Newton's Law of Cooling as boundary condition to Heat Equation

I am reading a book on Partial Differential Equations, and they derived the 1 spatial dimension heat equation from scratch (using a rod as an exmaple with end points at $x=0$ and $x=L$) and then gave a couple possible boundary conditions with appropriate physical explanations of each. One boundary condition they used was Newtons Law of Cooling, expressed with this notation: $$-u_x (0;t) = h(T_e - u(0;t))$$ $$u_x (L;t) = h(T_e - u(L;t))$$ Where $u(x;t)$ is the temperature as a function of space and time, $u_x (x;t)$ denotes the partial derivative with respect to $x$, $T_e$ is the external temperature, and $h$ is a positive constant of proportionality.

I'm okay with the rate of change needing to be opposite signs for the two ends, as positive Flux is pointing in different directions on the two faces, but I feel as though the signs should be switched as they presented them. They stated:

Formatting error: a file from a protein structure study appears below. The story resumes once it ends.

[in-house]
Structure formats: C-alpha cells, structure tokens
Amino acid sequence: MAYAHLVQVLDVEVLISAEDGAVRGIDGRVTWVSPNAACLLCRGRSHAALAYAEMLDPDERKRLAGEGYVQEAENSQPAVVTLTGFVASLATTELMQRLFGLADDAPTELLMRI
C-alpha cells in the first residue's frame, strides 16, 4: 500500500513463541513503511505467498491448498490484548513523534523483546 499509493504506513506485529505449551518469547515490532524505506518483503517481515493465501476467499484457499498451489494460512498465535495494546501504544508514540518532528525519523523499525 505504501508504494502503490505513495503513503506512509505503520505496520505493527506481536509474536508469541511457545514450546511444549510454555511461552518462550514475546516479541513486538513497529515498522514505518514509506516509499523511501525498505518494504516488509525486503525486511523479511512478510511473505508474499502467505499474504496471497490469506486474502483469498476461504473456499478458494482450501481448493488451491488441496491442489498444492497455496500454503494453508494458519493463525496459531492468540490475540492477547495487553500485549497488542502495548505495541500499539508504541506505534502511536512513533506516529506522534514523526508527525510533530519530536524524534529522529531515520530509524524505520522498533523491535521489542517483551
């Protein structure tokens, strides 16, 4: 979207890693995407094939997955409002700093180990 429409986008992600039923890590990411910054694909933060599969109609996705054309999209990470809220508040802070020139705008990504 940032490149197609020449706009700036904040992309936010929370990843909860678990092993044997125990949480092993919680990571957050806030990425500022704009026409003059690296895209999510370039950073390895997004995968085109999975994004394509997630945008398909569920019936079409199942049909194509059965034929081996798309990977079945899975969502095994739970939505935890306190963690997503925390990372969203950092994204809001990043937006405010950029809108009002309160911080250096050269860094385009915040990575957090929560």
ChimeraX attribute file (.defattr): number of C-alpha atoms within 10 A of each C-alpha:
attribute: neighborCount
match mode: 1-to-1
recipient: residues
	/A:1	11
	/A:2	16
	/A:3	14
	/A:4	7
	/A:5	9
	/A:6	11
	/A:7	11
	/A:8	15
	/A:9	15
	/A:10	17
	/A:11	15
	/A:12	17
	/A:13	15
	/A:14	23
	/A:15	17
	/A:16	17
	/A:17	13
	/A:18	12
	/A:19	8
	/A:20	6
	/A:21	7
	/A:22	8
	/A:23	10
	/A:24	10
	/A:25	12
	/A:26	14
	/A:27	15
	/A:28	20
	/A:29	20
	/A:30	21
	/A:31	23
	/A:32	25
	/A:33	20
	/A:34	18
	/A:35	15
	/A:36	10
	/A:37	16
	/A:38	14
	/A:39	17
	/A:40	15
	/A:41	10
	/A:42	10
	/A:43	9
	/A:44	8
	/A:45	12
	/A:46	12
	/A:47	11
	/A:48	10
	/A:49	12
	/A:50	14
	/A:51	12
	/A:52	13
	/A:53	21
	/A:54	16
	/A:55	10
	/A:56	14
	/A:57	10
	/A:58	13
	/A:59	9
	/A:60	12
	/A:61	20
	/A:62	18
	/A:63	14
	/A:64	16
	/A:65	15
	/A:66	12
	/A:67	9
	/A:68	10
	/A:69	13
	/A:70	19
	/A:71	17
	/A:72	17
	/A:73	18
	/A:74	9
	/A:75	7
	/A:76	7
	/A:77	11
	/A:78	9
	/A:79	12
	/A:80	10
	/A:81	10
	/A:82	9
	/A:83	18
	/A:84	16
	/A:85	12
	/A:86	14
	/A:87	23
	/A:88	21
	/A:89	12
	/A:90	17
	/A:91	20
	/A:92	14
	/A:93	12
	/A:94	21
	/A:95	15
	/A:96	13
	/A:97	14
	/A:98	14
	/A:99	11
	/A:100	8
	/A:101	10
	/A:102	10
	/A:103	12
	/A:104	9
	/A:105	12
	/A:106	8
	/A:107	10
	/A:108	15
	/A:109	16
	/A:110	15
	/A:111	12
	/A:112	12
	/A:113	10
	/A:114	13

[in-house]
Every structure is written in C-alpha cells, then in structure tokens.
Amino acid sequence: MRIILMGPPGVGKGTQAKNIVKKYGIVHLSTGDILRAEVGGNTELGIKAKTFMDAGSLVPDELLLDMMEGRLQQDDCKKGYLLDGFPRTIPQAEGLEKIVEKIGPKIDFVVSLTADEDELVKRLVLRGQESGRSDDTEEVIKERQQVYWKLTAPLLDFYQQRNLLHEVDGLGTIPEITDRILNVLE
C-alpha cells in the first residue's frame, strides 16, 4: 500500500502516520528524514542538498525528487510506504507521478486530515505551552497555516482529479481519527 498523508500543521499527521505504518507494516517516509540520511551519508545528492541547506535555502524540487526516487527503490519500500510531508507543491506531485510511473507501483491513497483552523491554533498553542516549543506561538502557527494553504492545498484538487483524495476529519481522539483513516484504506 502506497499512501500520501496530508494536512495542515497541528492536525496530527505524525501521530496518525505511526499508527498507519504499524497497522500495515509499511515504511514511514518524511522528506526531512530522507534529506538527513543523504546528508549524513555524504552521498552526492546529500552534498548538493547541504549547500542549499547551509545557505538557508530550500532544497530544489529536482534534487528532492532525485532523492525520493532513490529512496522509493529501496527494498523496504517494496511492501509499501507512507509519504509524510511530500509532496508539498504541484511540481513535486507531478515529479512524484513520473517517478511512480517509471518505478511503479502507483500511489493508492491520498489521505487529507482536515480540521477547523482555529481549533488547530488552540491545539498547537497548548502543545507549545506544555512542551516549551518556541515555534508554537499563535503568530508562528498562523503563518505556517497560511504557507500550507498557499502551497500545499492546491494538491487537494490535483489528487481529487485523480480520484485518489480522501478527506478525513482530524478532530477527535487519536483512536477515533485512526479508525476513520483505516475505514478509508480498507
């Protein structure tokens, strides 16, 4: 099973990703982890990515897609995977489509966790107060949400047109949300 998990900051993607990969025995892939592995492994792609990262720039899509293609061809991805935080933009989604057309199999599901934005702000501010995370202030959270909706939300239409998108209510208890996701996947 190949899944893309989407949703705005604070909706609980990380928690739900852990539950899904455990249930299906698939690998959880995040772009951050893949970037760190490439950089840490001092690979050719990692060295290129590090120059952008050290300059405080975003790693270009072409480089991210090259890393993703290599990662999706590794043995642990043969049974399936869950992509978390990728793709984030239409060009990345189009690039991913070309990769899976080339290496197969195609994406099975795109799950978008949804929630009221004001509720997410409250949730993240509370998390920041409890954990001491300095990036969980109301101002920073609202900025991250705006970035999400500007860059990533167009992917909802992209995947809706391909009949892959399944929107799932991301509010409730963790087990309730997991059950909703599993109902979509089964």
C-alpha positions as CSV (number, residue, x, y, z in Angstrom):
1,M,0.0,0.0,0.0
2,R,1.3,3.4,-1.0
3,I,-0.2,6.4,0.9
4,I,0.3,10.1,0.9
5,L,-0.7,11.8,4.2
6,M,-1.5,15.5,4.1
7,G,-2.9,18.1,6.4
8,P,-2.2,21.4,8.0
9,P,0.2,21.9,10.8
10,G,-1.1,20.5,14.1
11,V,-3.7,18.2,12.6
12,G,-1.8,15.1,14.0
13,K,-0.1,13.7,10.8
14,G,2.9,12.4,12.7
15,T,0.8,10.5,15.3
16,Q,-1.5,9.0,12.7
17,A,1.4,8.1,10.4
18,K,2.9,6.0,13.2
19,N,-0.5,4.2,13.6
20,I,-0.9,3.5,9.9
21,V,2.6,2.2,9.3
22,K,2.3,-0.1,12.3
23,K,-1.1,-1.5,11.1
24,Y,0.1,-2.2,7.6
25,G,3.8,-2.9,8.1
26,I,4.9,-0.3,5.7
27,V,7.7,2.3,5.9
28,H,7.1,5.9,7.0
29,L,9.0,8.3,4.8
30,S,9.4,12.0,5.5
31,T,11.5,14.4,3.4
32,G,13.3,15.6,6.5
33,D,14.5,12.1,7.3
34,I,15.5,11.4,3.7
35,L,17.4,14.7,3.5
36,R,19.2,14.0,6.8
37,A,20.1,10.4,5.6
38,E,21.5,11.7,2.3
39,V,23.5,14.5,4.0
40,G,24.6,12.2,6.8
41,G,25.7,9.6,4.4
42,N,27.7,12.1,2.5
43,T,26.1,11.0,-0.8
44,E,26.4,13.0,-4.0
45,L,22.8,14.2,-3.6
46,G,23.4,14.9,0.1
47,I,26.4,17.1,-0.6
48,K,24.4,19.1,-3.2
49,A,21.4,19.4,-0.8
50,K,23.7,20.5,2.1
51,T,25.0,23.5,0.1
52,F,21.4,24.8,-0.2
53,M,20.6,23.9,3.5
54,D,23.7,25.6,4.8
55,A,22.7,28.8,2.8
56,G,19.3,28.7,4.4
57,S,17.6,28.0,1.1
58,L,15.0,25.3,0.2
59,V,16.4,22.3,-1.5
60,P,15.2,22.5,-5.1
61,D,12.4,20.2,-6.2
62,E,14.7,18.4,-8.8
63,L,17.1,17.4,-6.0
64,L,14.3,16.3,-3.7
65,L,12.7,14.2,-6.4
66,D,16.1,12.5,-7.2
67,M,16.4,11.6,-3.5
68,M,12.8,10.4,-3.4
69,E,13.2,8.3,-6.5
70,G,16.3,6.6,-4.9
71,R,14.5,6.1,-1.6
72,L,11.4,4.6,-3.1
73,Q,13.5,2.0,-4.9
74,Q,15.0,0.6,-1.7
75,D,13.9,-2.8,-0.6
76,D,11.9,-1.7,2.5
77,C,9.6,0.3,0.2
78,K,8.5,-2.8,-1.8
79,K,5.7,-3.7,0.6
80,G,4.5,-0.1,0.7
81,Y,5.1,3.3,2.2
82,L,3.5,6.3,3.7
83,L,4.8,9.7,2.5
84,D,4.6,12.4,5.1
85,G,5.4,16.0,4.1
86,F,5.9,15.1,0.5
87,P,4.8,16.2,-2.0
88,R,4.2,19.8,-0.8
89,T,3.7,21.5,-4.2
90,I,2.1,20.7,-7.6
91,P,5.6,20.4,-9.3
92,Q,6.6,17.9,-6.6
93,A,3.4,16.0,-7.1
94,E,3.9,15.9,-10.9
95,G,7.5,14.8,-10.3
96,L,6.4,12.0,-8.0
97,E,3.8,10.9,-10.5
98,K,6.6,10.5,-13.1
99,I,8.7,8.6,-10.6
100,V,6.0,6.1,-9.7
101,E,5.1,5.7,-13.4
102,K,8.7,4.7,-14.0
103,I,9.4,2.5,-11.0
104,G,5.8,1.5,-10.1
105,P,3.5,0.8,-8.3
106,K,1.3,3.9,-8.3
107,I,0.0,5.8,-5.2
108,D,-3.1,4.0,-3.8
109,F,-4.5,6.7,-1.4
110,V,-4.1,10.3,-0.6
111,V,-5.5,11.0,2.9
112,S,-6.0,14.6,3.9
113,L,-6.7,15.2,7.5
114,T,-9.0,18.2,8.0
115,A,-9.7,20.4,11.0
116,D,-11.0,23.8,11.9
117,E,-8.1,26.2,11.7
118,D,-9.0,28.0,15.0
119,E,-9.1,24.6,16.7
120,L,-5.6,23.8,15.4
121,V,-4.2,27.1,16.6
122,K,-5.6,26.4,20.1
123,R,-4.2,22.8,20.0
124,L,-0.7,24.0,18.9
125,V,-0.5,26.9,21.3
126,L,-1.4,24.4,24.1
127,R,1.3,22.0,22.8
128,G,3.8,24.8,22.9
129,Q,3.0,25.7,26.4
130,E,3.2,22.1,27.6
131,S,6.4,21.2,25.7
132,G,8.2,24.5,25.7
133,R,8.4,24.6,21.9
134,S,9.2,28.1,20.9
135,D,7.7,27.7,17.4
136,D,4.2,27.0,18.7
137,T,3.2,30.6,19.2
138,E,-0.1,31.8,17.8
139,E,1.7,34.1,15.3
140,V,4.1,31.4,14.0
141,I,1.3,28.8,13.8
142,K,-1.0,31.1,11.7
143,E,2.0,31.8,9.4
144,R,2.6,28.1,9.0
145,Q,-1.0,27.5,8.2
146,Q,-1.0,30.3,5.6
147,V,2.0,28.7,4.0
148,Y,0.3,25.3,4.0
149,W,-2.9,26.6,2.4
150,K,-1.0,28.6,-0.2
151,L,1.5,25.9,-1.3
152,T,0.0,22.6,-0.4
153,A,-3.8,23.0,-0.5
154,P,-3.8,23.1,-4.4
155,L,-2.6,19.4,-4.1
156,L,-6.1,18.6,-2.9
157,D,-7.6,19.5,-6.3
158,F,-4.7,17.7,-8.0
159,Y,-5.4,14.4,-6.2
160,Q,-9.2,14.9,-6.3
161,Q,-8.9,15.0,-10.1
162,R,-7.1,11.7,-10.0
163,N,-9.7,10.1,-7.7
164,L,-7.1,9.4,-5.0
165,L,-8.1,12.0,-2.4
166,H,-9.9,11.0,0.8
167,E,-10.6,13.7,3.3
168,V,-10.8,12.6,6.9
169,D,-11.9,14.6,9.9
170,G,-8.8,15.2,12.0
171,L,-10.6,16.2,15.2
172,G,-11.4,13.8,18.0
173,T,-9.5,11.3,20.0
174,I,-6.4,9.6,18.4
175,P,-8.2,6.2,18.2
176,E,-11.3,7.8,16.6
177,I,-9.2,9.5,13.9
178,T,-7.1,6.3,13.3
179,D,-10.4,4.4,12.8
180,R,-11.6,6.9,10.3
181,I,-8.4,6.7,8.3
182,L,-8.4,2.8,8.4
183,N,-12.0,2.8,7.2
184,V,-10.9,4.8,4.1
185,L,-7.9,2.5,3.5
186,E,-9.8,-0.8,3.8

"if $T_e$ is less than the endpoint temperature, then $u(0;t)>T_e$ and the rate of change will be negative, so that we may expect the heat to flow into the he rod from the hehe exterior$. Mathematically, by the given equation, if$u(0;t) > T_e$, then$u_x (0;t)>0$, which would seem to imply the heat is flowing in ( I would think ), but physically, I dont see how this is possible. Wouldn't there want to be an equilibrium between the rod's end and the external temperature? This, to me, would suggest that heat would need to flow out of the rod, as the temperature is lower outside. I may be missing something vital here, and I would love an explanation!! • Your notation is not quite right. In general,$T_e$will have different values at each end of the rod. For example think about the rod with one end in boiling water and the other end in ice. If$T_e$was the same at each end, then you are right that nothing very interesting happens - the whole rod is at temperature$T_e\$ and there is no heat flow! – alephzero Jan 8 '17 at 7:56